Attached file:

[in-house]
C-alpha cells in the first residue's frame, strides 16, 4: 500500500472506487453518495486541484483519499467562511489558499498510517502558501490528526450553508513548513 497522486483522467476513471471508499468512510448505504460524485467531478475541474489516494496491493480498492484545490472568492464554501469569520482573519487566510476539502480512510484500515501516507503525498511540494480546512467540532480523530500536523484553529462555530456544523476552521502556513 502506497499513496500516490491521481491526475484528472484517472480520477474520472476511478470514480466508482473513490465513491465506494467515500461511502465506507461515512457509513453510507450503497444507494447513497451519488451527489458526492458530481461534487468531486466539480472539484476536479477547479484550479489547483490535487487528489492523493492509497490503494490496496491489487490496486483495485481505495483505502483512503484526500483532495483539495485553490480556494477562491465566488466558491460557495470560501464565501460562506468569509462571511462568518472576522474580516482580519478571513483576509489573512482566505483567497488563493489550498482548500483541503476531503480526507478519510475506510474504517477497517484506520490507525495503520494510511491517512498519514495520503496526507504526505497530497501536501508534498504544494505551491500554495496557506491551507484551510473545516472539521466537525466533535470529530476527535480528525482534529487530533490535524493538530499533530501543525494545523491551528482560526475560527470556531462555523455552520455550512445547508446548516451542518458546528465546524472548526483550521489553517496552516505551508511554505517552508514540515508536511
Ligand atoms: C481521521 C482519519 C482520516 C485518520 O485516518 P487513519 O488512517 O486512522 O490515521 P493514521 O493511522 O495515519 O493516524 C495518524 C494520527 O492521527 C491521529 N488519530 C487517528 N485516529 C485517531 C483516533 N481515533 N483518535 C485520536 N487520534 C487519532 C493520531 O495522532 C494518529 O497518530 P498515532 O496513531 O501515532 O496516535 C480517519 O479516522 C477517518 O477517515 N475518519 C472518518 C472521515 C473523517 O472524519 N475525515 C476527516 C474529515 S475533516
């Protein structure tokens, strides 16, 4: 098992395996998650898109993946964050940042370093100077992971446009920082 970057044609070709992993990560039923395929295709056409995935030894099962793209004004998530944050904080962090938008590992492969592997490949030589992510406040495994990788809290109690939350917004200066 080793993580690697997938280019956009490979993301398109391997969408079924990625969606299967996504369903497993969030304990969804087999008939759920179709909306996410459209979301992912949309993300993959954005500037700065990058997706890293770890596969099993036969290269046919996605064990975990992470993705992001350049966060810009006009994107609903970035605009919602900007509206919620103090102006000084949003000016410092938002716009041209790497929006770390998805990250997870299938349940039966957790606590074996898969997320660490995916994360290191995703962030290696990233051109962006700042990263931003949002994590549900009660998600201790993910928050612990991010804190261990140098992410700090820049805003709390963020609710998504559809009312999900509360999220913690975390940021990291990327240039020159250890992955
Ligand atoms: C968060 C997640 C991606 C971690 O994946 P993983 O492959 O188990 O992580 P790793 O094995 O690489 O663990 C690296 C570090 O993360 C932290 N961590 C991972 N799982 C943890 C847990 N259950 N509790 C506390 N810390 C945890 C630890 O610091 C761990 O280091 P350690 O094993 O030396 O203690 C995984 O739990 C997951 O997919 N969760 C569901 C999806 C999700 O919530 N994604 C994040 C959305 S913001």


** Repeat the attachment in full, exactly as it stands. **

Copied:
[in-house]
C-alpha cells in the first residue's frame, strides 16, 4: 500500500472506487453518495486541484483519499467562511489558499498510517502558501490528526450553508513548513 497522486483522467476513471471508499468512510448505504460524485467531478475541474489516494496491493480498492484545490472568492464554501469569520482573519487566510476539502480512510484500515501516507503525498511540494480546512467540532480523530500536523484553529462555530456544523476552521502556513 502506497499513496500516490491521481491526475484528472484517472480520477474520472476511478470514480466508482473513490465513491465506494467515500461511502465506507461515512457509513453510507450503497444507494447513497451519488451527489458526492458530481461534487468531486466539480472539484476536479477547479484550479489547483490535487487528489492523493492509497490503494490496496491489487490496486483495485481505495483505502483512503484526500483532495483539495485553490480556494477562491465566488466558491460557495470560501464565501460562506468569509462571511462568518472576522474580516482580519478571513483576509489573512482566505483567497488563493489550498482548500483541503476531503480526507478519510475506510474504517477497517484506520490507525495503520494510511491517512498519514495520503496526507504526505497530497501536501508534498504544494505551491500554495496557506491551507484551510473545516472539521466537525466533535470529530476527535480528525482534529487530533490535524493538530499533530501543525494545523491551528482560526475560527470556531462555523455552520455550512445547508446548516451542518458546528465546524472548526483550521489553517496552516505551508511554505517552508514540515508536511
Ligand atoms: C481521521 C482519519 C482520516 C485518520 O485516518 P487513519 O488512517 O486512522 O490515521 P493514521 O493511522 O495515519 O493516524 C495518524 C494520527 O492521527 C491521529 N488519530 C487517528 N485516529 C485517531 C483516533 N481515533 N483518535 C485520536 N487520534 C487519532 C493520531 O495522532 C494518529 O497518530 P498515532 O496513531 O501515532 O496516535 C480517519 O479516522 C477517518 O477517515 N475518519 C472518518 C472521515 C473523517 O472524519 N475525515 C476527516 C474529515 S475533516
């Protein structure tokens, strides 16, 4: 098992395996998650898109993946964050940042370093100077992971446009920082 970057044609070709992993990560039923395929295709056409995935030894099962793209004004998530944050904080962090938008590992492969592997490949030589992510406040495994990788809290109690939350917004200066 080793993580690697997938280019956009490979993301398109391997969408079924990625969606299967996504369903497993969030304990969804087999008939759920179709909306996410459209979301992912949309993300993959954005500037700065990058997706890293770890596969099993036969290269046919996605064990975990992470993705992001350049966060810009006009994107609903970035605009919602900007509206919620103090102006000084949003000016410092938002716009041209790497929006770390998805990250997870299938349940039966957790606590074996898969997320660490995916994360290191995703962030290696990233051109962006700042990263931003949002994590549900009660998600201790993910928050612990991010804190261990140098992410700090820049805003709390963020609710998504559809009312999900509360999220913690975390940021990291990327240039020159250890992955
Ligand atoms: C968060 C997640 C991606 C971690 O994946 P993983 O492959 O188990 O992580 P790793 O094995 O690489 O663990 C690296 C570090 O993360 C932290 N961590 C991972 N799982 C943890 C847990 N259950 N509790 C506390 N810390 C945890 C630890 O610091 C761990 O280091 P350690 O094993 O030396 O203690 C995984 O739990 C997951 O997919 N969760 C569901 C999806 C999700 O919530 N994604 C994040 C959305 S913001």